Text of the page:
San Bruno, CA Radiation Experiment, the Navy spread Radioactive Isotopes onto the former San Bruno Navy base now the home of YouTube and Walmart E-commerce Headquarters

The former San Bruno Navy Base which is currently the site of YouTube Headquarters was irradiated with Radio-Tantalum which decays into Radio Tungsten and so the people who work there are subject to alpha contamination to this day!. I highly recommend YouTube and Walmart leave this site and not build on a toxic waste site. Google Headquarters is located on an EPA Superfund site and I recommend they leave the property as fast as they can. How can you hire people to work on an EPA superfund site knowing it is a toxic waste site? Do the employees know?

The site of the San Bruno Navy Base is bounded by San Bruno Avenue, El Camino Real, Sneath Lane, and I-280. Fallout” By Lisa Davis SF Weekly Wednesday, May 2 2001

The following are references and chronologies of the Navy’s testing where they purposely contaminated areas to radiation levels of between 1000 and 10,000 rads to simulate the effect of an atomic bomb blast and how they cleaned up the area. The problem here is that the dose rates reported are of the clean up crews, but there are people who set up these situations, spreading the contaminated material onto the streets, buildings and yards. What happened to them?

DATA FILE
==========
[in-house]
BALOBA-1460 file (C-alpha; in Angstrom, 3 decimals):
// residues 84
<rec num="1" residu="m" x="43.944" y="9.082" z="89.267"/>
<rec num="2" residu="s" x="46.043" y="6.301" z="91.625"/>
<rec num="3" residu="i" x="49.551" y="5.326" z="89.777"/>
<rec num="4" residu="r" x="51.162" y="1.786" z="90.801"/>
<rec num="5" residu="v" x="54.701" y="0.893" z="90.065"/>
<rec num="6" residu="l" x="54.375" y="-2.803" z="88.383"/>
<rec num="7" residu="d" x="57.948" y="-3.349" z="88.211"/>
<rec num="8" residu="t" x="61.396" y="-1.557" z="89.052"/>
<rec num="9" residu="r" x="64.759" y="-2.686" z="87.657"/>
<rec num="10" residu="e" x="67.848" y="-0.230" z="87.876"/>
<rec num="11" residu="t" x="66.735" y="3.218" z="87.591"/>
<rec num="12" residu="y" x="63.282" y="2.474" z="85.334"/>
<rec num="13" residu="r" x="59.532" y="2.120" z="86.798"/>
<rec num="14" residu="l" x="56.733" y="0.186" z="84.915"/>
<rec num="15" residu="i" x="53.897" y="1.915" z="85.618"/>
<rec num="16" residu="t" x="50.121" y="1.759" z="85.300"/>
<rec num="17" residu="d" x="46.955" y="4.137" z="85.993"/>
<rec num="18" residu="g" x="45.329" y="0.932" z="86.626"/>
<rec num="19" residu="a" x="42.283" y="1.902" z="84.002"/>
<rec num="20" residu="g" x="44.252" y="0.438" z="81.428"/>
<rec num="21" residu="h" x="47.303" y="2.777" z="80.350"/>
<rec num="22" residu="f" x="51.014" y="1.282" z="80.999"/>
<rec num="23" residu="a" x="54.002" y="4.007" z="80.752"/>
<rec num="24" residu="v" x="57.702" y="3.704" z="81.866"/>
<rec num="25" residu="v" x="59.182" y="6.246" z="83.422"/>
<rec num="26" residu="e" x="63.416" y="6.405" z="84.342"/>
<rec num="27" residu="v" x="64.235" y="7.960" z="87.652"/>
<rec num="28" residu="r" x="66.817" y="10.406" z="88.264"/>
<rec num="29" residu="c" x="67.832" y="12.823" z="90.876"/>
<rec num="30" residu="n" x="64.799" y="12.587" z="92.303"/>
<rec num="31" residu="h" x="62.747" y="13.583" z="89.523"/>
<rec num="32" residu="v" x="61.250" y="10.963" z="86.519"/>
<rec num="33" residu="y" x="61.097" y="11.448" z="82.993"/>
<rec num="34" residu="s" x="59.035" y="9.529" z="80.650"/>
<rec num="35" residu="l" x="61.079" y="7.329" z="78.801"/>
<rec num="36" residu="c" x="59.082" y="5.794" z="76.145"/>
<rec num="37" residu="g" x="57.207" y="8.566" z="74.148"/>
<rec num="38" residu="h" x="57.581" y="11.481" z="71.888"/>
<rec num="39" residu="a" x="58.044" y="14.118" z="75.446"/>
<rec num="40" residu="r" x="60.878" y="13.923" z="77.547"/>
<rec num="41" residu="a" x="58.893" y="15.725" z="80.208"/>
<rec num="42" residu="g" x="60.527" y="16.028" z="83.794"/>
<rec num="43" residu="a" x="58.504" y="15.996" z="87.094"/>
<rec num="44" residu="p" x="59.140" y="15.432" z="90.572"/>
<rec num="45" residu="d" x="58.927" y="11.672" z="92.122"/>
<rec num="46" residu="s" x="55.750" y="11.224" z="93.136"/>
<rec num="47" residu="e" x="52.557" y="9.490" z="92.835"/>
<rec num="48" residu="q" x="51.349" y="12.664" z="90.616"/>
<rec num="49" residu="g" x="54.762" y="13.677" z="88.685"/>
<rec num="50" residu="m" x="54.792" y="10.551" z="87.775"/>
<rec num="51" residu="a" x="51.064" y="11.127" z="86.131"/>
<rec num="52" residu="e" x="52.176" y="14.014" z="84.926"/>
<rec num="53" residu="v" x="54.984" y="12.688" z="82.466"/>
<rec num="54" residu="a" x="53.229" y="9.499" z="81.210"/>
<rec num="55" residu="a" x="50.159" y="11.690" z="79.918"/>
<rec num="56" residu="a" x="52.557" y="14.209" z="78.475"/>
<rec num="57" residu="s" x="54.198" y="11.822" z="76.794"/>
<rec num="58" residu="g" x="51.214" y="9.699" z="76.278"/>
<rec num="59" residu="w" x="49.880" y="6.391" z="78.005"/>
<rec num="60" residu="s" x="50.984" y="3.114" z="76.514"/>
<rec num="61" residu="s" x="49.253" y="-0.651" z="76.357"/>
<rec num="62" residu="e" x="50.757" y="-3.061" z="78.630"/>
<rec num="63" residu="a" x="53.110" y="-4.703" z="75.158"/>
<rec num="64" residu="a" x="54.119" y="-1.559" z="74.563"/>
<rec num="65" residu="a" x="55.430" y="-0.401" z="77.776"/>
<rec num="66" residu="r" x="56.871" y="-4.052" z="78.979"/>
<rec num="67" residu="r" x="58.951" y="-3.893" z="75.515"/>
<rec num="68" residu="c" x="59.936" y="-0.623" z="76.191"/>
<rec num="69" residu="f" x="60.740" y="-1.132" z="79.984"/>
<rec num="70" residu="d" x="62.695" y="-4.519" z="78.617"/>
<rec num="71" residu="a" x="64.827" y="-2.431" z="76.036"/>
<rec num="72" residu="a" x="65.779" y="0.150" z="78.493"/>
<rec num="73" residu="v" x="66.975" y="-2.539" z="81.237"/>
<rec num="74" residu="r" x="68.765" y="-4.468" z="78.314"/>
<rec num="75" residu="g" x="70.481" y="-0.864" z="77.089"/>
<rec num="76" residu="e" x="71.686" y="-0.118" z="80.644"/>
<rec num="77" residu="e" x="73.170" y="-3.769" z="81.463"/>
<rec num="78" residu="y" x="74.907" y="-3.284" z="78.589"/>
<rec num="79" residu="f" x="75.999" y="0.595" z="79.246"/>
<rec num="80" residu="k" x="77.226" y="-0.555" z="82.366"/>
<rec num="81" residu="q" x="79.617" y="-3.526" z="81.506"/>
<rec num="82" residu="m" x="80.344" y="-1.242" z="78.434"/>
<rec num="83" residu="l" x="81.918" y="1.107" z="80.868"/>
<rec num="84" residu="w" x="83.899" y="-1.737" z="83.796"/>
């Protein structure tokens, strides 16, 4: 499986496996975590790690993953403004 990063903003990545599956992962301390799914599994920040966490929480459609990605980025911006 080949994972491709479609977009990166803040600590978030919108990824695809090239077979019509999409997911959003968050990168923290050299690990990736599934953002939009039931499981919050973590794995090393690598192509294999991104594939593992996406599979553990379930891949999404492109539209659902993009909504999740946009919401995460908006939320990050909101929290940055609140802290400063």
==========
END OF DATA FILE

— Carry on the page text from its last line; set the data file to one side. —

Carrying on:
Operation Supersweep is still classified, probably for the exact reasons written above. Spreading radioactive contaminates directly onto grounds is not good for real estate values.

“Removal Effectiveness of simulated dry fallout from paved areas by motorized and vacuumized street sweepers,”USNRDL-TR-746 74-695 Street cleaning technology cleaning effectiveness OCD Task No. 3212A, D. E. Clark, Jr., W. C. Cobbin, U.S. Naval Radiological Defense Laboratory, San Francisco, California,  8 August 1963

Survival and recovery during the various periods after a land-surface nuclear-weapon detonation requires proper countermeasures. Decontamination is the major countermeasure to be used during the operational recovery period, which occurs after the emergency period of shelter protection and before the long-term recovery period of contamination control.

The decontamination procedure to be used after each contaminating event depends upon the fallout characteristics, the decontamination materials and equipment available, and the nature of the surfaces requiring decontamination. For a land-surface detonation, the radioactivity is associated with the fallout particles in such a way that the prime criteria for decontamination are mass removal and disposal. In regions where enough water is not available, waterless methods must be used to remove and dispose of the fallout mass. Street sweepers of various designs and operating characteristics are commonly available for waterless cleaning of extensive paved areas.

Because most sweepers are designed and used for sweeping leaves and street debris, they may not be capable of effectively removing fallout particles. To determine their decontamination capability, a group of four sweepers (namely – w450, T100, T100AB and T100DS described in 2.1) was tested under controlled, simulated-fallout conditions.

  1. 1 HISTORY